On Wednesday morning, Donald Trump announced (via Twitter, of course) that he will remove himself from the operations of his companies to fully focus on the office of the presidency (“a far more important task!” he concluded).
The announcement was meant to quiet criticism that, so long as he retains control of his business empire, Trump will be inexorably hampered by conflicts of interest when he enters the White House. But ceding control of his companies (to his children, no less) without actually removing his financial stake in them does very little to actually mitigate any conflicts of interest.
The Office of Government Ethics, which is responsible for ensuring executive branch personnel don’t run afoul of conflict of interest laws, has been pressuring Trump to place his fortune in a blind trust, like virtually every president before him. But Trump has thus far refused — and in his Wednesday tweetstorm, he purposefully did not say he plans on actually divesting from his own company.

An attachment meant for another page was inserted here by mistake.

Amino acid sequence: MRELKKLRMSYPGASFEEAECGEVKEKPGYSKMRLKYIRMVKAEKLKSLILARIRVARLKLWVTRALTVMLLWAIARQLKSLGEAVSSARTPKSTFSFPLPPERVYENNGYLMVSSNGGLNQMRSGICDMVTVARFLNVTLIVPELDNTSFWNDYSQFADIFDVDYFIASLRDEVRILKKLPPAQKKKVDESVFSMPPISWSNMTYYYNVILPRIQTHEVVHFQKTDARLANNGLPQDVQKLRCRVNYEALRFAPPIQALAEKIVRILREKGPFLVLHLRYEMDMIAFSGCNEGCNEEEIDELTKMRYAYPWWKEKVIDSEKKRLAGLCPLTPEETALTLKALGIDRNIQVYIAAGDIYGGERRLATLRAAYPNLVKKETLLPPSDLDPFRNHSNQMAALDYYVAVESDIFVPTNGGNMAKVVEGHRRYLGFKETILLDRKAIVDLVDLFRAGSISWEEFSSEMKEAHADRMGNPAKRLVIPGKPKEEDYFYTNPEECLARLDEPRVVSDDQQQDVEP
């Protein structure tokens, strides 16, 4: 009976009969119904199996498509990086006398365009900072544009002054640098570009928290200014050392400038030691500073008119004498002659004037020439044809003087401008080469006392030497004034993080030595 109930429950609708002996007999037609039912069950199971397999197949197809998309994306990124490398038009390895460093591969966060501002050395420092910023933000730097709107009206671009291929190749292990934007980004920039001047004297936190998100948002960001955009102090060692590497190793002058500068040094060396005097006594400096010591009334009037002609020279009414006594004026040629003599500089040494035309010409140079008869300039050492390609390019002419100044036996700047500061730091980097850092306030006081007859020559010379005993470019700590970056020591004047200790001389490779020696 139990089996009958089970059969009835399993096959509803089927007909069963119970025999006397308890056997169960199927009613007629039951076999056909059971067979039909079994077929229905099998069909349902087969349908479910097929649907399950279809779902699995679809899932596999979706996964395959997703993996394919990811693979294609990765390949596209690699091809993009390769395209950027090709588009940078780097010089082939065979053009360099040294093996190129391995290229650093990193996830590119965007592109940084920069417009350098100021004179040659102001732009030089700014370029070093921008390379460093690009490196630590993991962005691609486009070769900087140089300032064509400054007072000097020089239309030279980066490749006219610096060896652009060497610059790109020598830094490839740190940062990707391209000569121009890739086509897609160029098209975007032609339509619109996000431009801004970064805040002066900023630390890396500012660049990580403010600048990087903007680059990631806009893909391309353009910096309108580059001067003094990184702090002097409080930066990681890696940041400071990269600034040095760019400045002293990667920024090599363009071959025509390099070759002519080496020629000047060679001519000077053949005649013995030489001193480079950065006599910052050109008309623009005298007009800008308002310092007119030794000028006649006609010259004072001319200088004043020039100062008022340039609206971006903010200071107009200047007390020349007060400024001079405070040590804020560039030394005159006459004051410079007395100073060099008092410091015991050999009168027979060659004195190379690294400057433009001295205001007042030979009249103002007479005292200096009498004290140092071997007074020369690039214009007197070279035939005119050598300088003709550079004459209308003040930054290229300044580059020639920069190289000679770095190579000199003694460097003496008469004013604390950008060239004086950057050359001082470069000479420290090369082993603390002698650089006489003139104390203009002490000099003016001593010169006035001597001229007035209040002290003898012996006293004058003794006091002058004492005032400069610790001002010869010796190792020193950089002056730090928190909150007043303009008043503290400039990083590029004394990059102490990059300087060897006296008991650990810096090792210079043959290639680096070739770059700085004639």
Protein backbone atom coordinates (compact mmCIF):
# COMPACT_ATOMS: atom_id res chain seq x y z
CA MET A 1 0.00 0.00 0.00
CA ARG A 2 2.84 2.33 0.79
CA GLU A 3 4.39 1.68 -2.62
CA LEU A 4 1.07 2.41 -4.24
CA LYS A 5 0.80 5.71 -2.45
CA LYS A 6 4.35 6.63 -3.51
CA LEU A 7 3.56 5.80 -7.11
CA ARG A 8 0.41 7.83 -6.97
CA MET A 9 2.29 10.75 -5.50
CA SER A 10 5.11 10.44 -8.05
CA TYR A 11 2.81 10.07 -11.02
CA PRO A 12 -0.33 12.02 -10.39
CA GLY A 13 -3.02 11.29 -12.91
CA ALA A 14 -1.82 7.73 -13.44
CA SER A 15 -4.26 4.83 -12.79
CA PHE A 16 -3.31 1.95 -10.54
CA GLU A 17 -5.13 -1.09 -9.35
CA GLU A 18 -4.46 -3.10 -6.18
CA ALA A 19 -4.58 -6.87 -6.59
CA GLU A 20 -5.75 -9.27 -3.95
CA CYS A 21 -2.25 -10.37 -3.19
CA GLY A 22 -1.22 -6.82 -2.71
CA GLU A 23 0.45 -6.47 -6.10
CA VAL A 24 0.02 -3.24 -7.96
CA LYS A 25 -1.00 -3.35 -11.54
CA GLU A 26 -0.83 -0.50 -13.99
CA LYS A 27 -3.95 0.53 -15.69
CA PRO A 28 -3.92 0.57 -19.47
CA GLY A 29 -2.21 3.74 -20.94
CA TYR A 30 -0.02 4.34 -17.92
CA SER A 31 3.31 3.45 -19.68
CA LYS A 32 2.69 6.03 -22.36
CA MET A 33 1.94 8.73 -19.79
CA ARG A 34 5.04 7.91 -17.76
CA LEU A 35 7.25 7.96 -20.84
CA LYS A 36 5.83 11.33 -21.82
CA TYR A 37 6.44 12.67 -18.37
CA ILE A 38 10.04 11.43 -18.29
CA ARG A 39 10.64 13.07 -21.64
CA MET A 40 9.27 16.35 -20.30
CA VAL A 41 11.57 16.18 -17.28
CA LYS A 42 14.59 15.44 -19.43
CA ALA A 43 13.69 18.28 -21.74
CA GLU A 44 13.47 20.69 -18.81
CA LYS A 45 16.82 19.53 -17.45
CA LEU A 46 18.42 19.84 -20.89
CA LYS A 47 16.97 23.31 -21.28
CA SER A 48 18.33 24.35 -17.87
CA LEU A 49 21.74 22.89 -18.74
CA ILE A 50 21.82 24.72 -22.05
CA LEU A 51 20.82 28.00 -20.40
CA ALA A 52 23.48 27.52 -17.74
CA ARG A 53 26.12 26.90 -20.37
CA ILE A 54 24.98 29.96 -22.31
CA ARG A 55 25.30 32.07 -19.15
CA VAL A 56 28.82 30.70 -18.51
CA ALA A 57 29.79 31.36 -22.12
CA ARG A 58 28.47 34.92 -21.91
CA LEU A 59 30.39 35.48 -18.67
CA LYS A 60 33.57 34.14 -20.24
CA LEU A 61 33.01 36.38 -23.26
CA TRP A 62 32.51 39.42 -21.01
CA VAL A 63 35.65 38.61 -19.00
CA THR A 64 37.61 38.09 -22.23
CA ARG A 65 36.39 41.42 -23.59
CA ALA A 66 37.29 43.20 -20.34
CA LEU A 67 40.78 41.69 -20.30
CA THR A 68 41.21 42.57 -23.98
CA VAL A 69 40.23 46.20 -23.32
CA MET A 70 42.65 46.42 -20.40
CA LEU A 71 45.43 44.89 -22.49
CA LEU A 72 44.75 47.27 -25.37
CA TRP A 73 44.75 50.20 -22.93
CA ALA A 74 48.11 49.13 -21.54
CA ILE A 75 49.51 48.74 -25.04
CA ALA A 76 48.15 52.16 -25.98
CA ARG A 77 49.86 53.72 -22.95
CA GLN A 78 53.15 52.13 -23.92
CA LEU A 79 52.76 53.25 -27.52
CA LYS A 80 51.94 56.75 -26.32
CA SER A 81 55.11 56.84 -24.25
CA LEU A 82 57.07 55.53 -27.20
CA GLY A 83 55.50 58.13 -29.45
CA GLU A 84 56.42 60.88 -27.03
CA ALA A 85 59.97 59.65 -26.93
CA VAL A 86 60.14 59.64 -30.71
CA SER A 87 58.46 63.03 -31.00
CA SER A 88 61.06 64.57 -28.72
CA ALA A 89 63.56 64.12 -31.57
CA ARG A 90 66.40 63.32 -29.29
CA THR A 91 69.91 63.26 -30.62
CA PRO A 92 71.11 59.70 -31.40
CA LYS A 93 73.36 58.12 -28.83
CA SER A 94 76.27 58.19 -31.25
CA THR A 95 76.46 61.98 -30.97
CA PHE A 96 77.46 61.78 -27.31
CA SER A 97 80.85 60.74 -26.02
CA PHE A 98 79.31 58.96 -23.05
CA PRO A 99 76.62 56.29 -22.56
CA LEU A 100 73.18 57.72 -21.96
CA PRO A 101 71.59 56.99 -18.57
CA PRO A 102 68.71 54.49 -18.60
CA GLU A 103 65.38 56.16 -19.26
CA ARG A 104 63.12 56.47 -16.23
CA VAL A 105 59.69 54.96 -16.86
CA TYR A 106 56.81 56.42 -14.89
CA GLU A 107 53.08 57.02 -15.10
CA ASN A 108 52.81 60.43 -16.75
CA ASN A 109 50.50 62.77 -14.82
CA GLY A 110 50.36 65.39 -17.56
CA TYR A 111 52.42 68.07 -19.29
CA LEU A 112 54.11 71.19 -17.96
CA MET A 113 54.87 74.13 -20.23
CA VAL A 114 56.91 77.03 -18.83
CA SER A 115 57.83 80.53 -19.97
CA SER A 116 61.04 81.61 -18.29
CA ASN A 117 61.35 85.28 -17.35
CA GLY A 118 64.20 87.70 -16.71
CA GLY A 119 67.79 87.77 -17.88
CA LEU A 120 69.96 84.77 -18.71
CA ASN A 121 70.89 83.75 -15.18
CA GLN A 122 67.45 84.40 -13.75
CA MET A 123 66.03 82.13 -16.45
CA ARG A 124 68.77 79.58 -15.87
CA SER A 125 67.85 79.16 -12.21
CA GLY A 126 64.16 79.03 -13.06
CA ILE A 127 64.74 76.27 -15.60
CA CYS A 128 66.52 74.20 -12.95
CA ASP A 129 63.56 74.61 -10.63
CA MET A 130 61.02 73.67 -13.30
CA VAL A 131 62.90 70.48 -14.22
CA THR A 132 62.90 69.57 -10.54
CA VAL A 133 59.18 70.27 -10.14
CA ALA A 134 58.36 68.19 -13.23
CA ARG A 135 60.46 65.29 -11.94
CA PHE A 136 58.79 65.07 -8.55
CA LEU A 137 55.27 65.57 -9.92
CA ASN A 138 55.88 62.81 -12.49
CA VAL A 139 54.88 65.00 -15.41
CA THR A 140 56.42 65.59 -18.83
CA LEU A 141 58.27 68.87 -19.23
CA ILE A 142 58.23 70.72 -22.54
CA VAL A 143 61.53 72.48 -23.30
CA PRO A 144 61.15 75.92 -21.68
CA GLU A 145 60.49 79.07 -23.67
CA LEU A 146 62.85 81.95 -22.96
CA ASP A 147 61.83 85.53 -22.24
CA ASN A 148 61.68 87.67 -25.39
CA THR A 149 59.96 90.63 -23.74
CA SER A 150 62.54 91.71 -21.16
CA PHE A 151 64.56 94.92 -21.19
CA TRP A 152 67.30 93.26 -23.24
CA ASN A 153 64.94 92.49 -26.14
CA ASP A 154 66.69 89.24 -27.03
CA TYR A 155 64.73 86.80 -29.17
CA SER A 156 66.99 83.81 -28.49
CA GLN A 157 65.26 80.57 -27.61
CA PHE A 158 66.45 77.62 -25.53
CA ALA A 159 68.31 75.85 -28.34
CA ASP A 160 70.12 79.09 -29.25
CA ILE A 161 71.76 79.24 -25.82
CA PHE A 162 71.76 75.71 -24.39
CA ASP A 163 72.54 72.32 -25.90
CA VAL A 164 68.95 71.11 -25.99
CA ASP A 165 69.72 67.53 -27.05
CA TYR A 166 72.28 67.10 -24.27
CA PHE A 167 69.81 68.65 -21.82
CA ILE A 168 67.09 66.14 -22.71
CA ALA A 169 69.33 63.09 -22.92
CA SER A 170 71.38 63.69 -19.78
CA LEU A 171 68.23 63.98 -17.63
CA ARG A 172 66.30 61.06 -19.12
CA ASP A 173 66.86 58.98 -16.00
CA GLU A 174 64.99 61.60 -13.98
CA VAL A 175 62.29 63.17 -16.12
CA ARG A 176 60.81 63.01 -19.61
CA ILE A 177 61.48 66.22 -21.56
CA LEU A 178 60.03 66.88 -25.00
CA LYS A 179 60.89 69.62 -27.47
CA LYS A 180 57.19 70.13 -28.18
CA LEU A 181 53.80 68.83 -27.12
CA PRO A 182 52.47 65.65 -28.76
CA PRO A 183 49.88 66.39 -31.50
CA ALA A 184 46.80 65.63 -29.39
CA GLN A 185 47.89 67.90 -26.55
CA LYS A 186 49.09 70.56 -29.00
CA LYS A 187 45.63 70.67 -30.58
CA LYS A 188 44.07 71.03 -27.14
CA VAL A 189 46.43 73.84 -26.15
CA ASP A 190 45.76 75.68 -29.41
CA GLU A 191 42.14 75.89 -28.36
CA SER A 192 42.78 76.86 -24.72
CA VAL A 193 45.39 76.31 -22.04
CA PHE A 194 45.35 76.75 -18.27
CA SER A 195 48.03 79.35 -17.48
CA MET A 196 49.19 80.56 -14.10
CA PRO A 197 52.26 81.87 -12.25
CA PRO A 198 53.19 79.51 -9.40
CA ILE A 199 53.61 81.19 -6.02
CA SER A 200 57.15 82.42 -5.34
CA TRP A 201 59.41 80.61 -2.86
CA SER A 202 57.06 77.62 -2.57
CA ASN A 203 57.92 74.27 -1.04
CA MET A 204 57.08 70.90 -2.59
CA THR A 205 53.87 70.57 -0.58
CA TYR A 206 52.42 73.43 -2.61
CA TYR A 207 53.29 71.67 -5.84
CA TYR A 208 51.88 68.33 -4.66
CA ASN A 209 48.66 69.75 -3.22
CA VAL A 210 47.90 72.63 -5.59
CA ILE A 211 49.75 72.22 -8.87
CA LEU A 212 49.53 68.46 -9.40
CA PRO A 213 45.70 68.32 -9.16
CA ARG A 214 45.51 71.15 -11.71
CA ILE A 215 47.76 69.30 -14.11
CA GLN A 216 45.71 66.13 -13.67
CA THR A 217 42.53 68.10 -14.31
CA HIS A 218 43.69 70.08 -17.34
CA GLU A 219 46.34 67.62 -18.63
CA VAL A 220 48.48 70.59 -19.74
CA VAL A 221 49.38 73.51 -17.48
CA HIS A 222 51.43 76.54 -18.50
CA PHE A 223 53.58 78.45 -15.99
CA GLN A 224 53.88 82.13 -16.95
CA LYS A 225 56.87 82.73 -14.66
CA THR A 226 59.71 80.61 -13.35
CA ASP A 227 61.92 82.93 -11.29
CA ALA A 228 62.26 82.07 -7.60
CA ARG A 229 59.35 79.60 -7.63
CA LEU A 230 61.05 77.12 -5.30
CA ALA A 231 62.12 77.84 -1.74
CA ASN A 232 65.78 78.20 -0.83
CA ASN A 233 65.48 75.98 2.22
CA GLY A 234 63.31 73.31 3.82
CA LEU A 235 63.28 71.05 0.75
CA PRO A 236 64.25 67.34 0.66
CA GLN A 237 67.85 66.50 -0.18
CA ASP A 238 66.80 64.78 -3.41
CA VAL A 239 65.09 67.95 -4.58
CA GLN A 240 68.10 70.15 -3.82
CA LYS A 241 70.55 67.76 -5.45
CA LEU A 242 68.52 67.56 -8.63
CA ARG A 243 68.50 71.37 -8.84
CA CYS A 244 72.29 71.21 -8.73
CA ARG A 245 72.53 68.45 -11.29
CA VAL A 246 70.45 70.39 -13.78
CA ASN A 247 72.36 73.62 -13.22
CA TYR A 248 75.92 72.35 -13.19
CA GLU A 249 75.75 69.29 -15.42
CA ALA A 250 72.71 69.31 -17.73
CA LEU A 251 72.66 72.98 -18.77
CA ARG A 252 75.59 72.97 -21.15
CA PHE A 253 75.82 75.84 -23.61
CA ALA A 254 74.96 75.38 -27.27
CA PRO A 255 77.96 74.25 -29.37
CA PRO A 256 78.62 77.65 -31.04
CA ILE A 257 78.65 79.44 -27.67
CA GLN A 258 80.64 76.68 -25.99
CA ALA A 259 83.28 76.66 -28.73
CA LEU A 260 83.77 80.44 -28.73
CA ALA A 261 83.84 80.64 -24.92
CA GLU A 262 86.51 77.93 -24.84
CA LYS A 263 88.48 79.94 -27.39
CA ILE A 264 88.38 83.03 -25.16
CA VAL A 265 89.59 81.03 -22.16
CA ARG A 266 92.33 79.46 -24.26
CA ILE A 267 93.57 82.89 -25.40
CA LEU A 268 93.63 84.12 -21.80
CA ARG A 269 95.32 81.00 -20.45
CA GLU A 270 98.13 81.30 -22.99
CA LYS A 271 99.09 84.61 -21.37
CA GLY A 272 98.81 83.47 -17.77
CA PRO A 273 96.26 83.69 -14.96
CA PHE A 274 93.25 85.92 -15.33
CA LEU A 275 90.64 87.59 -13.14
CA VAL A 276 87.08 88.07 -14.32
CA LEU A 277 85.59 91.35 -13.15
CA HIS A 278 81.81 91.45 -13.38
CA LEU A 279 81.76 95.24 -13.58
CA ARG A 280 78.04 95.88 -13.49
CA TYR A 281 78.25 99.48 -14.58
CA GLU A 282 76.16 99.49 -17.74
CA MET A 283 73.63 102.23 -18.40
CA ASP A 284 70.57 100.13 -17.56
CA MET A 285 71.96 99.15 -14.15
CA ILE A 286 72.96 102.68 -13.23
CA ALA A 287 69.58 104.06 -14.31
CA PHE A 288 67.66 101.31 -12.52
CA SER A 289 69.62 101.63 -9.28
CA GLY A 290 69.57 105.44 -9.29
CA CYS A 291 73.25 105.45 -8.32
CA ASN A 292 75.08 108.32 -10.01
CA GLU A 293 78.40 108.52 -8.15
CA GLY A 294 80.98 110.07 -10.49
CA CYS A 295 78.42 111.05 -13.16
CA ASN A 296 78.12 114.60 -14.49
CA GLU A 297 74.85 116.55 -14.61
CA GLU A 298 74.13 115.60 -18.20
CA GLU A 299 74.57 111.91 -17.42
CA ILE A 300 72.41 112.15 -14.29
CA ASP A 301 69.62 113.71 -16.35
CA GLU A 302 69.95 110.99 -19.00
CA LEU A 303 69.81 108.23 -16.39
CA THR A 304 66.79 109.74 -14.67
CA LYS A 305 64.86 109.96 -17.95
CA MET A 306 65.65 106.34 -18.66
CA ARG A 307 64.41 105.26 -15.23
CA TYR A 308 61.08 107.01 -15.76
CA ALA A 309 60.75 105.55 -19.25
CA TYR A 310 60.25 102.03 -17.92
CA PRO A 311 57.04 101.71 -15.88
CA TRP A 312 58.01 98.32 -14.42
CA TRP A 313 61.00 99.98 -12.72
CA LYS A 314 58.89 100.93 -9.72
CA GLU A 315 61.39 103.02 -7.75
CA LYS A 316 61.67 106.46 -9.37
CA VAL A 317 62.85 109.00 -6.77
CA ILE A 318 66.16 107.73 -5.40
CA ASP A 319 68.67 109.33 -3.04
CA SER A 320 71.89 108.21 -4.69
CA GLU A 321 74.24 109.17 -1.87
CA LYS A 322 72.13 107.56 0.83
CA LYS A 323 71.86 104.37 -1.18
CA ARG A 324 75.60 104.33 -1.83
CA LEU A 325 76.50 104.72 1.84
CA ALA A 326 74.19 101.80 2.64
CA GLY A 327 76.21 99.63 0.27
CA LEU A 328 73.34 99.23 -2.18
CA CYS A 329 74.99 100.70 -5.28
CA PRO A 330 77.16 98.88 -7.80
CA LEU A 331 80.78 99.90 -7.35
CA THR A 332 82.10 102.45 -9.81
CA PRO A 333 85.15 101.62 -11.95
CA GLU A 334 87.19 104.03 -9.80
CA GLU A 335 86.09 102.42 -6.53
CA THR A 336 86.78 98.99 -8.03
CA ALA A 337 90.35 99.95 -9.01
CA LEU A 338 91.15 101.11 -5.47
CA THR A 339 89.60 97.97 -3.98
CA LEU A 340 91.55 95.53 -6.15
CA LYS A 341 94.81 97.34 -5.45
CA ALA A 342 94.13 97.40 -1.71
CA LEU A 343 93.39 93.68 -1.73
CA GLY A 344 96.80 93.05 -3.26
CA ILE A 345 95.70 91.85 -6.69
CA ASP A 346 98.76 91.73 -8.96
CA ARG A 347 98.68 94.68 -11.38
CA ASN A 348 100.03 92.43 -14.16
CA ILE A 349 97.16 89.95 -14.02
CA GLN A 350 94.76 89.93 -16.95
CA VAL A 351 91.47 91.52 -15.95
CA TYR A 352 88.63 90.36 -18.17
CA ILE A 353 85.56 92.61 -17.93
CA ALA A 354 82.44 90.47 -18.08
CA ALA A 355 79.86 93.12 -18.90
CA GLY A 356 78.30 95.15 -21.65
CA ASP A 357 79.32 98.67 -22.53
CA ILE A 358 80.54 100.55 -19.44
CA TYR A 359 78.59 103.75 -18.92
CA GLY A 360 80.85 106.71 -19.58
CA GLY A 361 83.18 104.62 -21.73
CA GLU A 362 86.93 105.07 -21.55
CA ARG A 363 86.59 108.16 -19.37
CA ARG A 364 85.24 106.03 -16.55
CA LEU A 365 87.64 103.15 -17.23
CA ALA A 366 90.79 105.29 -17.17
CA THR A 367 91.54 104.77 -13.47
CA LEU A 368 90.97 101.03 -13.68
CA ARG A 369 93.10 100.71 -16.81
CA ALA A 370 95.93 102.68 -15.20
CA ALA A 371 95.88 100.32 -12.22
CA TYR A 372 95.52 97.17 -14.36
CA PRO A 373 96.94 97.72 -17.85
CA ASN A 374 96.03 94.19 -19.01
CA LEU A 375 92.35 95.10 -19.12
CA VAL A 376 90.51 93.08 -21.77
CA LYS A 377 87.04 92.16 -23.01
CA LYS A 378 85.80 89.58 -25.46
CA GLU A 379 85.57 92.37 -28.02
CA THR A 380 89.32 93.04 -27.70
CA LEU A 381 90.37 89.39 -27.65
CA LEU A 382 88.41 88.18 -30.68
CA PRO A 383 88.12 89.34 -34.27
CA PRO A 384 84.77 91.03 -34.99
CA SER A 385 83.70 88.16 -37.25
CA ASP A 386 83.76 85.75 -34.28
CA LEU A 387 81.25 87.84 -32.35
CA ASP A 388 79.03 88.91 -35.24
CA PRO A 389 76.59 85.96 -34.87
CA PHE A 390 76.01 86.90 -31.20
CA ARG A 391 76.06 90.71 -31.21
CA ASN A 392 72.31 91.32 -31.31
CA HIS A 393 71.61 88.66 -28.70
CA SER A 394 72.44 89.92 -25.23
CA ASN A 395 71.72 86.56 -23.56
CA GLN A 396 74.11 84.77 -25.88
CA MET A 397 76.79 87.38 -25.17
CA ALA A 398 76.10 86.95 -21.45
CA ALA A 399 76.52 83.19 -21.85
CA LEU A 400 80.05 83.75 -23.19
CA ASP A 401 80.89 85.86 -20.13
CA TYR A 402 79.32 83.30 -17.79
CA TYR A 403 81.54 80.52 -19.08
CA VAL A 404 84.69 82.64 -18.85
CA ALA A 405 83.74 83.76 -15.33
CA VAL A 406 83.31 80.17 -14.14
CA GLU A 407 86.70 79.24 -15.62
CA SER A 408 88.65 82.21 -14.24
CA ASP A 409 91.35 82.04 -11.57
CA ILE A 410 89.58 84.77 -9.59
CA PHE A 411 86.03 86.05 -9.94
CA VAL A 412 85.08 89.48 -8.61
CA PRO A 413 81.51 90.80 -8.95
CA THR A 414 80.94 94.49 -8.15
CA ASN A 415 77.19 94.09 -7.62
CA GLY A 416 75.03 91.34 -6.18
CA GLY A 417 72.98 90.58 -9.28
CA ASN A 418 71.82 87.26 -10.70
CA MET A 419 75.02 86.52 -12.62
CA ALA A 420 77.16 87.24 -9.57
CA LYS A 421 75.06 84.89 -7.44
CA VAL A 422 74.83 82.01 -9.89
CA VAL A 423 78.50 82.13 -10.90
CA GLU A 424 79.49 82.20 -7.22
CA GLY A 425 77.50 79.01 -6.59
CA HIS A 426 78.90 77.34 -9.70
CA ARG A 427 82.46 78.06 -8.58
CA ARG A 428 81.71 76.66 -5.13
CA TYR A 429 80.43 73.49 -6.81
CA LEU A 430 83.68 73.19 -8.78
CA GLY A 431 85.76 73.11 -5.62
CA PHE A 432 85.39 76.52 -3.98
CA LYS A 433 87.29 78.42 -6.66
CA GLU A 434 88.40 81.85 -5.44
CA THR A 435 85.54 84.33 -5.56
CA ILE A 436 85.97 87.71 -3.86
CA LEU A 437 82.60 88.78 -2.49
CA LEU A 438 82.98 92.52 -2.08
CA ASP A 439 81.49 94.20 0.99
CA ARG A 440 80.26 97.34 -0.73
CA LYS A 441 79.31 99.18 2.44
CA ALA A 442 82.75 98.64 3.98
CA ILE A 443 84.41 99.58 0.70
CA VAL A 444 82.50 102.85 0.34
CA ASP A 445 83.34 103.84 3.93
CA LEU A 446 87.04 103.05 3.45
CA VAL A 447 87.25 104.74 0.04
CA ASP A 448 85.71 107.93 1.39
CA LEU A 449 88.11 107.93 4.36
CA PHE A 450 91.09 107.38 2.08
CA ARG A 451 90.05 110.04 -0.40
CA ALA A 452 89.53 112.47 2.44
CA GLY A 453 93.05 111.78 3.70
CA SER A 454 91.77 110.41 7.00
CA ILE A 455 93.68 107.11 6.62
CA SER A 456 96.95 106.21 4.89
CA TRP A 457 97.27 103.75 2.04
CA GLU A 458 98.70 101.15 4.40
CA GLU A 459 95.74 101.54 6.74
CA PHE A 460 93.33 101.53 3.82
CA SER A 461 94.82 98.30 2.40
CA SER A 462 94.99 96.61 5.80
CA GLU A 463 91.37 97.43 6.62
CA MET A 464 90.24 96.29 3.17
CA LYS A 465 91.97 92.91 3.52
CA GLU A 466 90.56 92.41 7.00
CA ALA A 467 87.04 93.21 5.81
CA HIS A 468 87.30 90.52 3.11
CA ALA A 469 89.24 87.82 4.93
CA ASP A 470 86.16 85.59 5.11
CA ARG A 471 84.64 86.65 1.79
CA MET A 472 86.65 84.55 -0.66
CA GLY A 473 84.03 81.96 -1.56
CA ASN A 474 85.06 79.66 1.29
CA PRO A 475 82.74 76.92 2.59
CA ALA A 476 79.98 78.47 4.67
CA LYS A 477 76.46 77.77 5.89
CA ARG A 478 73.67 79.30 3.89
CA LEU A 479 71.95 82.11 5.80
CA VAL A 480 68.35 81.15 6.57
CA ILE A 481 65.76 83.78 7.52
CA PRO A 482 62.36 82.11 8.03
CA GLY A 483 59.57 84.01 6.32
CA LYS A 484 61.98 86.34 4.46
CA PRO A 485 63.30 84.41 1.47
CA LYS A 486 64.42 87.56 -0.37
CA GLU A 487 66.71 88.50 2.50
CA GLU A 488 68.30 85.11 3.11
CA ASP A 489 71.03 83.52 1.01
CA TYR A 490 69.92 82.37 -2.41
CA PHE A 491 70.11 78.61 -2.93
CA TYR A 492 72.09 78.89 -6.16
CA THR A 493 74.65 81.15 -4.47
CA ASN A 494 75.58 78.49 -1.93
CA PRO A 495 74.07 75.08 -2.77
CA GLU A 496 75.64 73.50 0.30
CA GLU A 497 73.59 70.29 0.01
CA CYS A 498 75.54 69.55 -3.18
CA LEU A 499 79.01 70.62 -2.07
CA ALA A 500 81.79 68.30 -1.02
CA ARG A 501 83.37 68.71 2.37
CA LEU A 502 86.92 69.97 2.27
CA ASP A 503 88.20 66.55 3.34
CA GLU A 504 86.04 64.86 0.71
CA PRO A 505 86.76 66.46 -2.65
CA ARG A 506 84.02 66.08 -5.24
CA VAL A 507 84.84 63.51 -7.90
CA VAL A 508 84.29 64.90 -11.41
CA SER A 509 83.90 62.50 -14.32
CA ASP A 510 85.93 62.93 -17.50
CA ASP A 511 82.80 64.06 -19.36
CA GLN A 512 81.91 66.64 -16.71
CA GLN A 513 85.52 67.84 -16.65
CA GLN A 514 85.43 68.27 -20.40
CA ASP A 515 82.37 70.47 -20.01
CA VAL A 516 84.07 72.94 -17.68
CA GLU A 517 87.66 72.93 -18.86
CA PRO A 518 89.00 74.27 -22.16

That omission was not lost on whomever manages the OGE’s official Twitter account. Shortly after Trump’s announcement, the OGE shot off a series of tweets mock-congratulating Trump for putting his conflicts of interest to rest by divesting from his company, which Trump very much did not do.